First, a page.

Bamber, M. (2017), "Market-Risk Disclosures: The Initiation and Implementation of a Financial Reporting Innovation", Advances in Accounting Behavioral Research, 20, 159-188.Keywords
Recognizing that disclosure choices are not made in political and social vacuums, this study suggests that sociological perspectives such as innovation-diffusion inform a theory of compliance.
Bamber, M. and McMeeking, K. (2016), "An Examination of International Accounting Standard-Setting Due Process and the Implications for Legitimacy", The British Accounting Review, 48(1), 59-73.
This paper explores the due process of accounting standard-setting by focussing on relative levels of stakeholder and jurisdictional influence. We draw on legitimacy theory to explain our findings and ask what implications any bias might have for the IASB. This study extends the standard-setting literature in three ways. First, we create a weighted coding system to analyse the content of comment letters. Second, we test for differences in the acceptance rate of comments made by stakeholders and by jurisdictions. Third, we analyse IASB discussion documentation that sheds light on the decision-making process. Previous studies have focused on whether outcome-oriented proposals are ‘influential’ (persuasive) by focussing on success rates measured as proposed changes being accepted. We widen this definition to include whether constituents’ views are discussed. We find that accounting firms appear to have significantly less influence than other stakeholders. We also find that the IASB reacts less favourably to UK proposals but comments from the US are more likely to be discussed. A lack of fairness (real or perceived) could jeopardise perceptions of the procedural legitimacy of the due process and ultimately impair the IASB’s cognitive legitimacy.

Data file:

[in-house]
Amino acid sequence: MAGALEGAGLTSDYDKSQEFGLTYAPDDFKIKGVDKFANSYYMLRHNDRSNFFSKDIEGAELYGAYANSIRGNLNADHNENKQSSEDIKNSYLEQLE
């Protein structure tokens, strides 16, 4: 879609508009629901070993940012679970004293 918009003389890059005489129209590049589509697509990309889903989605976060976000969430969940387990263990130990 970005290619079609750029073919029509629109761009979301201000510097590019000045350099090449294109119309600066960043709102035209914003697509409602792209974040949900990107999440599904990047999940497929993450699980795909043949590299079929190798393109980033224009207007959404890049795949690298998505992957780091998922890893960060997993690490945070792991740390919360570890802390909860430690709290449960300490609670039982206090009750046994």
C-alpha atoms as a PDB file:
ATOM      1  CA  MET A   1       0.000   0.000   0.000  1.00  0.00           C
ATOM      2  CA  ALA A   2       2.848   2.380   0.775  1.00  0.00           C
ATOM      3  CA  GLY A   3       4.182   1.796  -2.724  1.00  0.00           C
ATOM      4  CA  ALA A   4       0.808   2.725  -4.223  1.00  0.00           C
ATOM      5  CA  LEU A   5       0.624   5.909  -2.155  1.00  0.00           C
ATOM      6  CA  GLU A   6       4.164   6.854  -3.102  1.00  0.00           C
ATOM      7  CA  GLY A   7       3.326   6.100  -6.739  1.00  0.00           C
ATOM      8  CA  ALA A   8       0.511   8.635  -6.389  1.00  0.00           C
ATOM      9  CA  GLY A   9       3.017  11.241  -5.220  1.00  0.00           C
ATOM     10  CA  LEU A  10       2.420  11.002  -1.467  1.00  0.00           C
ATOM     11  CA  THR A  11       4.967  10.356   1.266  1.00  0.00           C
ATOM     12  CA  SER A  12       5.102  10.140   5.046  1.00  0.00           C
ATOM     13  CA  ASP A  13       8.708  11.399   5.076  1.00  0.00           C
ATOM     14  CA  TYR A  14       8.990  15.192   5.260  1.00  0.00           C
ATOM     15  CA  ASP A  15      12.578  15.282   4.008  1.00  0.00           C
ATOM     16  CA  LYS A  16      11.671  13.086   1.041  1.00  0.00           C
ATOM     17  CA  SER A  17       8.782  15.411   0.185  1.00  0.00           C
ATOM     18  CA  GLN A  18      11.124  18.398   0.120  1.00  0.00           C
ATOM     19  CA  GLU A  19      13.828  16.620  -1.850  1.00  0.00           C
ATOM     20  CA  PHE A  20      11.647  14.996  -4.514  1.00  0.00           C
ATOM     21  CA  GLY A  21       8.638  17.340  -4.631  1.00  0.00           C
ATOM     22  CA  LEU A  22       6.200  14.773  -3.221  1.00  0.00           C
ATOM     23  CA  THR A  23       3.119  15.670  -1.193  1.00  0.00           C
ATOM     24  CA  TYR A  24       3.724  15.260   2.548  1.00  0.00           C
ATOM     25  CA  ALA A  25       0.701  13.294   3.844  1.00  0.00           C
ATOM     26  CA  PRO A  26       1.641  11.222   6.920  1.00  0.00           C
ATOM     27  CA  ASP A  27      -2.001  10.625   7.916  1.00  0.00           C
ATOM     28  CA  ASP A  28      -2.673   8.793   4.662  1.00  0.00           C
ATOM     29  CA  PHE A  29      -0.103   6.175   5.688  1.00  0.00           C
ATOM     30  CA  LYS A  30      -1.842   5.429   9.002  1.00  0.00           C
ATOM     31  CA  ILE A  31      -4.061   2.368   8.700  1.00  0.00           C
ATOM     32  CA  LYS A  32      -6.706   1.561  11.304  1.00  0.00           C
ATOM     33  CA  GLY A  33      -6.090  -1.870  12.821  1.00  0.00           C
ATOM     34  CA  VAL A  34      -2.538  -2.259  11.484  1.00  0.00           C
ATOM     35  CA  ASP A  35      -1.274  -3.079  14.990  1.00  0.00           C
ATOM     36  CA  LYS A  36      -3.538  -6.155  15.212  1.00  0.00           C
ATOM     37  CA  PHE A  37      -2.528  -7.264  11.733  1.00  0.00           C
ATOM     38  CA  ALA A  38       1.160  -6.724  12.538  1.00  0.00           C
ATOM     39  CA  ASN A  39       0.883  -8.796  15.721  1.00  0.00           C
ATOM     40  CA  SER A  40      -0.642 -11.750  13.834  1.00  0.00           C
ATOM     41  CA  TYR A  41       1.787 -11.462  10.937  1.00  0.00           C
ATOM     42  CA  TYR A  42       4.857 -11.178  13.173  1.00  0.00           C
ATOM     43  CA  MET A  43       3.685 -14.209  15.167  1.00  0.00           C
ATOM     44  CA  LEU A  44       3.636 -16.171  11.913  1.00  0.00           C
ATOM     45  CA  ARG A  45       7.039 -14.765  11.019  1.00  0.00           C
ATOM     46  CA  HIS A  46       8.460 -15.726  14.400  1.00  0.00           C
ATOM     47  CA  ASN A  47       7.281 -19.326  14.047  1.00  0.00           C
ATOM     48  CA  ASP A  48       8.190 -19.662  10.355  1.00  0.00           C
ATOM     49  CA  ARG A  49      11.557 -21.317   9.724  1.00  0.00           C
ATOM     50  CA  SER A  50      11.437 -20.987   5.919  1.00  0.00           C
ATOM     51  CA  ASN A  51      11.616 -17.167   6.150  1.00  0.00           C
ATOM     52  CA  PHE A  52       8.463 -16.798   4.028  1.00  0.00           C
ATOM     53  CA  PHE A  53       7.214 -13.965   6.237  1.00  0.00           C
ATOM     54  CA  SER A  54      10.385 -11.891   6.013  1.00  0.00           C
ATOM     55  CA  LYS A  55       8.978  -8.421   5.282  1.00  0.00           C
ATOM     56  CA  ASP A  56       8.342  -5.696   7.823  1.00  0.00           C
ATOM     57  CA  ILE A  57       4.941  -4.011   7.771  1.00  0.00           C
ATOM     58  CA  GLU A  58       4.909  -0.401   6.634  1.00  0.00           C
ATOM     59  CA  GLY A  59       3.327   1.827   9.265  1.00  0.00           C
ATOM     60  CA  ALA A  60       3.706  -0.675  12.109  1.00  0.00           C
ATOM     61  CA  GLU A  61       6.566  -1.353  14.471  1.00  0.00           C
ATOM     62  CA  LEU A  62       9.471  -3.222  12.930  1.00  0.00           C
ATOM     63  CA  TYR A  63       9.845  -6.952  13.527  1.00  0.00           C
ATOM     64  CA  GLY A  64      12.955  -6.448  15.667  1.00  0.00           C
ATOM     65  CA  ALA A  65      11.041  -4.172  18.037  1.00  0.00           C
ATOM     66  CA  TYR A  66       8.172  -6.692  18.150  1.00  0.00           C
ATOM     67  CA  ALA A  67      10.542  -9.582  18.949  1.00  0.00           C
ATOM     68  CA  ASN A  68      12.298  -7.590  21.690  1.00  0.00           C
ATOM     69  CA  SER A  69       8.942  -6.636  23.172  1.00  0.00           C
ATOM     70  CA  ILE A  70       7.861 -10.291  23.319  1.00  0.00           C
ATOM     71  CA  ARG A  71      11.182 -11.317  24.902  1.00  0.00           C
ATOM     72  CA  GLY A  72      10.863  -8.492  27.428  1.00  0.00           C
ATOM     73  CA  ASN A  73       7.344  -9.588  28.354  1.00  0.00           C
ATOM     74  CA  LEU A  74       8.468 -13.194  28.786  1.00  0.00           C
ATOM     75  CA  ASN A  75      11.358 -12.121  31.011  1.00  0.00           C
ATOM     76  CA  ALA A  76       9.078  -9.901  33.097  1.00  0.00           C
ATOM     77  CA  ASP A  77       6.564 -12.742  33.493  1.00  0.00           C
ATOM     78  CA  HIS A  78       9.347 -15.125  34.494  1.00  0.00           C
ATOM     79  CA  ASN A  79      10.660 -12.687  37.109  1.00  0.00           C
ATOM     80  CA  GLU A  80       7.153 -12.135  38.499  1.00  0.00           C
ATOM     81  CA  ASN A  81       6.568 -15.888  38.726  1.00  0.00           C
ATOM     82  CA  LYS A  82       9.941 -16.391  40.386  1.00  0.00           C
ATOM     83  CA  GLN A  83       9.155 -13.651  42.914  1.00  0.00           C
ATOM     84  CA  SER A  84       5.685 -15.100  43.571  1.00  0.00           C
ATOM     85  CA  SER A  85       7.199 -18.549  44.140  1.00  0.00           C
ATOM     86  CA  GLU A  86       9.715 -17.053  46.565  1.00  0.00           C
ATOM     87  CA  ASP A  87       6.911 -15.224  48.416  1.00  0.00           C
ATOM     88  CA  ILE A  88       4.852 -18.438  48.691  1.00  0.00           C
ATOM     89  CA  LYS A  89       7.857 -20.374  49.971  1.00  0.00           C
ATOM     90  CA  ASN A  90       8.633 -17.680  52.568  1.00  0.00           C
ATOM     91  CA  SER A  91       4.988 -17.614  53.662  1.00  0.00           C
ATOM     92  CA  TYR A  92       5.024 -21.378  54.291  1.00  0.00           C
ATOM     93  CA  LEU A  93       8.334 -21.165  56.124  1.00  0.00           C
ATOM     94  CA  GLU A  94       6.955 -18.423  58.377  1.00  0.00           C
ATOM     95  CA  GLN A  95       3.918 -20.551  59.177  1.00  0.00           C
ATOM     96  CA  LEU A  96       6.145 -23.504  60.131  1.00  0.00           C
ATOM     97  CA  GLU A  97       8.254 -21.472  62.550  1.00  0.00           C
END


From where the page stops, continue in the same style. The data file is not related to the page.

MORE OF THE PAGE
Bamber, M. and Parry, S. (2016), "A Study of the Employment of Denial During a Complex and Unstable Crisis Involving Multiple Actors", International Journal of Business Communication, 53(3), 343-366.
The authors review the use of denial through a complex and unstable crisis: the Deepwater Horizon tragedy in the Gulf of Mexico. Denial is typically viewed as a binary response—”we did not do this”—with a binary intended outcome—”and therefore we are not to blame.” The authors argue that this interpretation is overly simplistic. They found that Transocean and Halliburton executed a strategy consisting of distancing and (counter)attack to shift blame, whereas BP pursued a strategy dominated by compassion and ingratiation intermixed with carefully used denial to share blame. This form of blame sharing is a hybrid of denial and acceptance. BP accepted responsibility but argued that others were responsible too. The authors’ analysis also shows that deny response options were restricted or relaxed dependent on situational and intertextual context. They find that the tone of the involved parties’ releases became significantly more aggressive as the situation developed toward its legal conclusion and as they responded to one another’s progressively more hostile releases.